Reading aloud to your students is one of the best parts of being a teacher—all those twinkling eyes and captivated ears are glued on you as you bring your students’ favorite stories to life! But reading aloud can seem a little daunting, especially if you’re a new teacher.
These 10 read-aloud tips from experienced teachers will help you build your story time skills and take your read-alouds to the next level.
1. Practice, practice, practice: Leana Malinowsky, a second-grade teacher in New Jersey, has been teaching for 13 years. She believes read-alouds provide the perfect opportunity to connect with students through literature and promote critical thinking skills. But, of course, it takes practice.
“If you are new to read-alouds, this will be your go-to strategy to feel comfortable and prepared,” she says. “Review the book you selected, keeping your unit, lesson, theme, and strategy in mind.”
2. Prepare ahead of time: Malinowsky also recommends taking notes on all the important points you want to share with your students and where in the text it’s appropriate to stop and discuss.
“Taking notes also offers opportunities to discover points you might not have thought of otherwise,” she says. “Using sticky notes with your thoughts also acts as a signal for when to pause and reflect, which helps if nerves set in, or you simply forget.”
3. Make connections: Samantha Bradshaw, a second-grade teacher in Wisconsin, has been teaching for eight years. She notes that storytime is a great time to make cross-curricular connections.
“Read-alouds provide the perfect opportunity to introduce, reinforce, or extend learning on a topic from another subject,” she says. A book like Penny Pot, for instance, is a great way to talk to students about how money works. That allows teachers to explore equations that involve money, Bradshaw says.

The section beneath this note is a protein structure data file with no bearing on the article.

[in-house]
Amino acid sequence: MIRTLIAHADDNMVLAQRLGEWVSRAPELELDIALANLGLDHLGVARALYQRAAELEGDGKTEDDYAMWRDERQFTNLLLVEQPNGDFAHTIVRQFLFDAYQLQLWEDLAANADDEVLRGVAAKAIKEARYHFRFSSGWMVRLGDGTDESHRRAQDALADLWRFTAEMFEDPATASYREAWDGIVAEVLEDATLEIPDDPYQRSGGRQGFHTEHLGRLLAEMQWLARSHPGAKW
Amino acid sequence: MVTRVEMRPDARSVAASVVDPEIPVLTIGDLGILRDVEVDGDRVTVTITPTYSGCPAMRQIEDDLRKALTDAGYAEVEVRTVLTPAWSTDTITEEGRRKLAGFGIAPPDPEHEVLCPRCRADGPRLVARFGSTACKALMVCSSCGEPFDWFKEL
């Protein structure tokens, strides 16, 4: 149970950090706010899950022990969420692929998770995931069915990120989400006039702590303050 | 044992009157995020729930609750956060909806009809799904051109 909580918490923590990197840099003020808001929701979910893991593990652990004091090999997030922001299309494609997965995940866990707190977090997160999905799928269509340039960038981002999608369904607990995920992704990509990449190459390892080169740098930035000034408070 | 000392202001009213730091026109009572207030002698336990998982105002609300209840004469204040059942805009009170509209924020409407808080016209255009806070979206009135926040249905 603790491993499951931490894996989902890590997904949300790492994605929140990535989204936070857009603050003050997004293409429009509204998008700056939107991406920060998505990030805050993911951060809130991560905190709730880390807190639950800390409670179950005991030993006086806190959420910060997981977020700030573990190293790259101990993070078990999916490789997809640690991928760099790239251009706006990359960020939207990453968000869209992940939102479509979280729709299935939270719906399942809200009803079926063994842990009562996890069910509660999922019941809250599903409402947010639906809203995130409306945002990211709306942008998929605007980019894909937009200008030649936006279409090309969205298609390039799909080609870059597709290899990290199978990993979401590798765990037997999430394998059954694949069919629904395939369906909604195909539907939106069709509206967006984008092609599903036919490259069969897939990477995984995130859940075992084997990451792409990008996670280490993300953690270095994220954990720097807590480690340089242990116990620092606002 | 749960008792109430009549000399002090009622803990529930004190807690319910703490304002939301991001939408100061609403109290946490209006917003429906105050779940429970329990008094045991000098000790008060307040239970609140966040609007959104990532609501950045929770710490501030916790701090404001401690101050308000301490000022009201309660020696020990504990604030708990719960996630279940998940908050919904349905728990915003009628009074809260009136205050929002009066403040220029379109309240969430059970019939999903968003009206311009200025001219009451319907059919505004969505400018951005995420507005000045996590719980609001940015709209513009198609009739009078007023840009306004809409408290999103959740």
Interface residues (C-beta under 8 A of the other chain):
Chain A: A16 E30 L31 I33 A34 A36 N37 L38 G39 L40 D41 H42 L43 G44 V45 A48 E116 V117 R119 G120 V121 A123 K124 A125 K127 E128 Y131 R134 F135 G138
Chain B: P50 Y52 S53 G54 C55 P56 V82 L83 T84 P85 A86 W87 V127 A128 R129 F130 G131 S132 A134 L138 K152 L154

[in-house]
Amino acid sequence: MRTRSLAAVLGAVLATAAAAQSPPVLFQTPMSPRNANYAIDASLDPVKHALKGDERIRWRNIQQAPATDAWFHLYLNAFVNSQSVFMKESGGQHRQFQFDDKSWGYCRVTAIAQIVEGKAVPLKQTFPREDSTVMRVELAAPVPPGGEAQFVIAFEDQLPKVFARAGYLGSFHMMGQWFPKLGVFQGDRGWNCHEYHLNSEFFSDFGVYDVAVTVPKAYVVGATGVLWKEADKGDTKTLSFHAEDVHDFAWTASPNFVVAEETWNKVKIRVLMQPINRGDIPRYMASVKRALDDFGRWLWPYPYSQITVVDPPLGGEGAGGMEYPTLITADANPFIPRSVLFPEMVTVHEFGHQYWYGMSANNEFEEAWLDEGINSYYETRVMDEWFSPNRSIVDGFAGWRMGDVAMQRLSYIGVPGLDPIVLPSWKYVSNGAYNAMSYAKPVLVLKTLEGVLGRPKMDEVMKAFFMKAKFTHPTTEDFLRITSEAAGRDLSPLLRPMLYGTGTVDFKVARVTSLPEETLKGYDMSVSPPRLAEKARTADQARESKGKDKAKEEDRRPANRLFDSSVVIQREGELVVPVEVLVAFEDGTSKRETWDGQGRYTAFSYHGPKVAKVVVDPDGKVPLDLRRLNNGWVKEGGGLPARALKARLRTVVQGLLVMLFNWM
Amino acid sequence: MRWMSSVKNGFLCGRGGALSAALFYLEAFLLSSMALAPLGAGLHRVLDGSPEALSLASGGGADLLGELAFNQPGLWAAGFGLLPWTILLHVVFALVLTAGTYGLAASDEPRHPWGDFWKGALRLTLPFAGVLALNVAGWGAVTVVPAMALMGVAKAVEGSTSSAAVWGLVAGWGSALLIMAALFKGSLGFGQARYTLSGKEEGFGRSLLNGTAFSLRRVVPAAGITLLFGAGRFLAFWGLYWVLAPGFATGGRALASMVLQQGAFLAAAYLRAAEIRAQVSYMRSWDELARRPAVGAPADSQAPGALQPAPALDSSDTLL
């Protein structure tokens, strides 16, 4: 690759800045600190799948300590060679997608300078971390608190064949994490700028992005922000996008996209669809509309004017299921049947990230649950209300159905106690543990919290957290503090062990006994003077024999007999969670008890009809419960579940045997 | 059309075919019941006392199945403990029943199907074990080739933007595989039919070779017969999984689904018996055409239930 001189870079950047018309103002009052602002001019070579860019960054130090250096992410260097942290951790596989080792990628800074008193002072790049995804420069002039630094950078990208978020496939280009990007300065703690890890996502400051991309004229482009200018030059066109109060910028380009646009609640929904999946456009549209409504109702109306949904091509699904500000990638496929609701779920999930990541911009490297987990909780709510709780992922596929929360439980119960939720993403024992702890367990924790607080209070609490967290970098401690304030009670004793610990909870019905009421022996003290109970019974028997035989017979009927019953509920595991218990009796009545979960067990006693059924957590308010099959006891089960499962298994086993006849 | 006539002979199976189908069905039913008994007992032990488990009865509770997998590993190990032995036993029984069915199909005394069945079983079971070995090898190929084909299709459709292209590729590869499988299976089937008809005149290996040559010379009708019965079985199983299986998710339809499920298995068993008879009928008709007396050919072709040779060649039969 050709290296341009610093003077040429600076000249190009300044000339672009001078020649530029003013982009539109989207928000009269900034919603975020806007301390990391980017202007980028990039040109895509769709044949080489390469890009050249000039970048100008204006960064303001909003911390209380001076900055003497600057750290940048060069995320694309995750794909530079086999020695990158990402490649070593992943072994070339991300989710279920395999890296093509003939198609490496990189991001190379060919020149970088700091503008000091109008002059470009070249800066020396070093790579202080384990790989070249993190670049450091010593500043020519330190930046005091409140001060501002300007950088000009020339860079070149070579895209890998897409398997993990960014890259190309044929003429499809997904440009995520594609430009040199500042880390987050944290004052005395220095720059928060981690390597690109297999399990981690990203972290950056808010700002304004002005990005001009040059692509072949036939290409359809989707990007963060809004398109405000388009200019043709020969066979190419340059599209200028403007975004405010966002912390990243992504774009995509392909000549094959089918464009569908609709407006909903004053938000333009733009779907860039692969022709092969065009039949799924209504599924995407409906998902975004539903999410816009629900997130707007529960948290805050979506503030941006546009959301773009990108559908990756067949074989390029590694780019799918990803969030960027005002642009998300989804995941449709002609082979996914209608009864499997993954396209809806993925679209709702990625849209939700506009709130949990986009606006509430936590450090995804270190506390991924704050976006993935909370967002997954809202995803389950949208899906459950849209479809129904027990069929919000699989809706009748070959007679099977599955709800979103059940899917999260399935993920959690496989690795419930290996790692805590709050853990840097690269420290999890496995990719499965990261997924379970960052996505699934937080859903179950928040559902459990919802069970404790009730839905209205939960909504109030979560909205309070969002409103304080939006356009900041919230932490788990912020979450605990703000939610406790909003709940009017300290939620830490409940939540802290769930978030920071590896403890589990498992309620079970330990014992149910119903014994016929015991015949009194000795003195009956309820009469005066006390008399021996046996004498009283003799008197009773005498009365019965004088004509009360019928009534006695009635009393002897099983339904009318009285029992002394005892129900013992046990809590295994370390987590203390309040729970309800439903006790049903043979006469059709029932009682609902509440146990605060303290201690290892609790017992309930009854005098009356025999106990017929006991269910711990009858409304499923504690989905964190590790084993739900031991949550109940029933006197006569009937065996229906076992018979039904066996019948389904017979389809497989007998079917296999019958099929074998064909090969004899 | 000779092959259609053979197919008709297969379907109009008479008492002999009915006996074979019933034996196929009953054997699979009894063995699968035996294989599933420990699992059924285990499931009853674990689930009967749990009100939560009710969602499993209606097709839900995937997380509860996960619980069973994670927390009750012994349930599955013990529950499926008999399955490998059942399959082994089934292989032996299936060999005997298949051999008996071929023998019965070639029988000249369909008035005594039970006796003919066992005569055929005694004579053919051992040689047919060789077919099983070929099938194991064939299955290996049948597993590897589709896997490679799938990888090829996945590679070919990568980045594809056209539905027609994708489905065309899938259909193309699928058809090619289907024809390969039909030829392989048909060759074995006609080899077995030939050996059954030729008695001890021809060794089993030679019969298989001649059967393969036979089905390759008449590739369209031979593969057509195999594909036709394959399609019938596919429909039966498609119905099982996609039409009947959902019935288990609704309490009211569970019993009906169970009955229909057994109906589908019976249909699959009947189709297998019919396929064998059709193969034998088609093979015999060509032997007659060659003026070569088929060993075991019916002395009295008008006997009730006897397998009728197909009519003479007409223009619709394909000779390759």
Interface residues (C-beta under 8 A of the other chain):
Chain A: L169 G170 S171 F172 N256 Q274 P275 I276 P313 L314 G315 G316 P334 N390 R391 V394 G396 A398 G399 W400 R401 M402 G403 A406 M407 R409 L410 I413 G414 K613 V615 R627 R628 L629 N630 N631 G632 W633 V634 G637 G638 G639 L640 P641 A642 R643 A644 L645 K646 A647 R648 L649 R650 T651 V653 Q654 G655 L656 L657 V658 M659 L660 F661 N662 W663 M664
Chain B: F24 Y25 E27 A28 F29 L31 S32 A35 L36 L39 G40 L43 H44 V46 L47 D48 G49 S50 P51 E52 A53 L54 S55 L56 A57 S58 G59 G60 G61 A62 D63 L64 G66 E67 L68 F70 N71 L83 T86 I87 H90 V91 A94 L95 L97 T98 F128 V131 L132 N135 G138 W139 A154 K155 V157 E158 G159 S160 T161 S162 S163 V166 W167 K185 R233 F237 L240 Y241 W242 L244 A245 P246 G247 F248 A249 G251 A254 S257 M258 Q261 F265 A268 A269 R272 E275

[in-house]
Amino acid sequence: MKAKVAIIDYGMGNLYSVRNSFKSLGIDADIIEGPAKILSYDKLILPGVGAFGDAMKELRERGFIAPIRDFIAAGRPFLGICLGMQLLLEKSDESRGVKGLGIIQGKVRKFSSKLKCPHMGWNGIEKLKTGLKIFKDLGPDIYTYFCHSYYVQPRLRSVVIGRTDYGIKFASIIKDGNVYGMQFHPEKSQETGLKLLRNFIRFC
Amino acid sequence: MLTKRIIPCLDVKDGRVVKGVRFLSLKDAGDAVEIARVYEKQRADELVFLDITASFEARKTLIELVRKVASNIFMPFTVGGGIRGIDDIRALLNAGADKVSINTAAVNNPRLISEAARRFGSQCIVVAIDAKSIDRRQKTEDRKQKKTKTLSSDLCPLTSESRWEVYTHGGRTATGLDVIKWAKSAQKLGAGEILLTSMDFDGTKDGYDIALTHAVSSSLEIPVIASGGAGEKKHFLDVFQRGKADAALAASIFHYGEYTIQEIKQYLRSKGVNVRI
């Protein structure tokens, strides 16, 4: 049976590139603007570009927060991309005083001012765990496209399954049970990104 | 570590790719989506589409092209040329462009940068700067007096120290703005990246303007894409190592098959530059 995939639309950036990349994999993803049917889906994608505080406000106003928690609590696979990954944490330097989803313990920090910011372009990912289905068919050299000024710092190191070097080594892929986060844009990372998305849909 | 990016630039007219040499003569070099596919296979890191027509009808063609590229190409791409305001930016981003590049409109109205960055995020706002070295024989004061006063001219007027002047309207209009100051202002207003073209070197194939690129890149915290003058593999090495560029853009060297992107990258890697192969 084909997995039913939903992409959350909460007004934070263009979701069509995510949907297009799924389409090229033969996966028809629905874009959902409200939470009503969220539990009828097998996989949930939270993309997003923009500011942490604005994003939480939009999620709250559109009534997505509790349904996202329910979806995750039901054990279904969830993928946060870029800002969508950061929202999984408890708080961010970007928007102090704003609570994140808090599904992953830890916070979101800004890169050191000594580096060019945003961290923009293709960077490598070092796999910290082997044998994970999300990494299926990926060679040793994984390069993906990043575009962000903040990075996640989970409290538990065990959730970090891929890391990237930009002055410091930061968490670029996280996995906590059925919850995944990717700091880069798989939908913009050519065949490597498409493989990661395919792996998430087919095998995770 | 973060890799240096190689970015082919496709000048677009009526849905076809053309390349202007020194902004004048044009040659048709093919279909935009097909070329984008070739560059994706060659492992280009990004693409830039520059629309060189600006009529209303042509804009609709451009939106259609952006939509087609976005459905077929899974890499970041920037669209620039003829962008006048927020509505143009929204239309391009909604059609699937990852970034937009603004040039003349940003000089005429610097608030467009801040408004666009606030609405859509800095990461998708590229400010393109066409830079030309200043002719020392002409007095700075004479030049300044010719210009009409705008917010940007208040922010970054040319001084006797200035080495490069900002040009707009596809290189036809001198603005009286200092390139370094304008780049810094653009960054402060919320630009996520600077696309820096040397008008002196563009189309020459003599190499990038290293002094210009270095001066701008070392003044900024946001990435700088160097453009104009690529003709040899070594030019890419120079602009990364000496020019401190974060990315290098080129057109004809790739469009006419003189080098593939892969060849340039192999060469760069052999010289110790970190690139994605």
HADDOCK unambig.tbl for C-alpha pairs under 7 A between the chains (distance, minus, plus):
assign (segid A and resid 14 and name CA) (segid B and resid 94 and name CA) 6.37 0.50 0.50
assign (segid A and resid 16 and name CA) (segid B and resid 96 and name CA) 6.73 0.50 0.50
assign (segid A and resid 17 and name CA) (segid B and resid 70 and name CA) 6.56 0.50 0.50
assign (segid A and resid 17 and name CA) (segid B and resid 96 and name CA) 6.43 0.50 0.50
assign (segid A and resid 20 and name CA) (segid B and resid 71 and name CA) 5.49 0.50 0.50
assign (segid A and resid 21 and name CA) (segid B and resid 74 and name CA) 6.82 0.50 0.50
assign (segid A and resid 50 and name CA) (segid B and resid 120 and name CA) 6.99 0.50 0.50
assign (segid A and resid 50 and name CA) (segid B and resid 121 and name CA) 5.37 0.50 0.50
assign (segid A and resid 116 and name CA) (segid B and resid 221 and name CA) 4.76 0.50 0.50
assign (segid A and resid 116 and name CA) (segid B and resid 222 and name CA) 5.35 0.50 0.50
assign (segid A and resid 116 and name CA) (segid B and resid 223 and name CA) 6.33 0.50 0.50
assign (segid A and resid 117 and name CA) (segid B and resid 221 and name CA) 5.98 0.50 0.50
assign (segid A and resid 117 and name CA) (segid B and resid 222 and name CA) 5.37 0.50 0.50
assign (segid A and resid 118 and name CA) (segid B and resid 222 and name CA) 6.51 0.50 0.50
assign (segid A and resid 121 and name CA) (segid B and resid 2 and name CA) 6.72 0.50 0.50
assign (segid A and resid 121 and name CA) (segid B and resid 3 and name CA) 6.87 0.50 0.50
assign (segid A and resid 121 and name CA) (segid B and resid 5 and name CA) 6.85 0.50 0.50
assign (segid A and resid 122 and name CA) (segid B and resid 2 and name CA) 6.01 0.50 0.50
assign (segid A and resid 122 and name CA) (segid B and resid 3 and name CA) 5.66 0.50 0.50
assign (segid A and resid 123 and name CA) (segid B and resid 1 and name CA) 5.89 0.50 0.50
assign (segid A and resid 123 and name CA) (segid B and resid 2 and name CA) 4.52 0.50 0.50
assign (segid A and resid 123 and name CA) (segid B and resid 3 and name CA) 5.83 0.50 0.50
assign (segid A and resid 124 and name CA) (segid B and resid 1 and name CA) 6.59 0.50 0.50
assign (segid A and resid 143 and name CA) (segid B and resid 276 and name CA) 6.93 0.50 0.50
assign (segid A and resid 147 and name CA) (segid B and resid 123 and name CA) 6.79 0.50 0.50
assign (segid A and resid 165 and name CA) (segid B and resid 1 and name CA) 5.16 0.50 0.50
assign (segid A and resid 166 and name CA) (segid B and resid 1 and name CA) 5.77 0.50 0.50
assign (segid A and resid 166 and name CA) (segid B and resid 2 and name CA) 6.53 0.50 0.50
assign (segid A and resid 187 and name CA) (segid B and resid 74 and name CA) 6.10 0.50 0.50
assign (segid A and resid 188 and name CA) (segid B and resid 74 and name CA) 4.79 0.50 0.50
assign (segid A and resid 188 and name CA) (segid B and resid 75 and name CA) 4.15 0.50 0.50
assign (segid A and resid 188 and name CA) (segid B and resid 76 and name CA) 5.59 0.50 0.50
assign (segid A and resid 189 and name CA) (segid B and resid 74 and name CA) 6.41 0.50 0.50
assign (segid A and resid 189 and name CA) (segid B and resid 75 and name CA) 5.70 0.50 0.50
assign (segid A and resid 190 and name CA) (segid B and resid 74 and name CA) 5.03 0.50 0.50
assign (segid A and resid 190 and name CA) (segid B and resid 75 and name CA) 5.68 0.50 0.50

4. Encourage questions: It’s also important to consider the questions your read-aloud may inspire. “Not only should the teacher ask questions, but allow for students to ask questions, too,” says Bradshaw. “Teachers could even plan for ‘turn-and-talk’ or ‘stop-and-jot’ sessions during reading.”
5. Get into a flow: One of the goals should be to strike a balance with story time. Avery Lieske, a third-grade teacher in Alabama, is about to enter into her ninth year of teaching. She prefers to get lost in a book and read to her students without interruption.
“They are so engaged and always ask me to read more because I spend less time directly instructing during a read-aloud and more time just reading,” she says. “When you can read uninterrupted, it also gives students the time to build their own opinions and predictions and that leads into deeper class discussions.”
6. Embrace being goofy: Additionally, incorporating a silly voice or two—or three!—will make story time really come alive. “When you read in a silly voice it also shows your students that your classroom is a safe place to be who they are and may even build their confidence,” says Lieske.
7. Stay authentic: “Read-aloud time is when students get to see you in action as a reader,” says Malinowsky. “Don’t be afraid to model exactly how you would think, and also consider the age, grade level, and reading level of your students.”
8. Start fresh: Once you have some successful read-alouds under your belt, Malinowsky suggests taking a big leap of faith and reading a new book you haven’t previewed to your class.
“Sharing this with your students shows them your vulnerability and how everyone makes mistakes while reading,” she says. “It’s also a chance to show them how you approach a new book and utilize different strategies in the moment.”
9. Don't be afraid to stop: One thing Bradshaw wishes she knew earlier in her teaching career was that you don’t have to finish a read-aloud.
“You may decide to read aloud a section of a book to model a specific skill or reading strategy,” she says. “If your students get bored with a novel, it’s okay to abandon the book. This is something many adults do, why can’t teachers and students?”
10. Keep reading out loud: Lastly, don’t forget that no matter their age, students love being read to, especially when it comes to picture books.
“Using a picture book with older students provides an opportunity for them to lead and think how they might explain the concepts to a younger child and motivates them to stretch their thinking about the text,” says Malinowsky.
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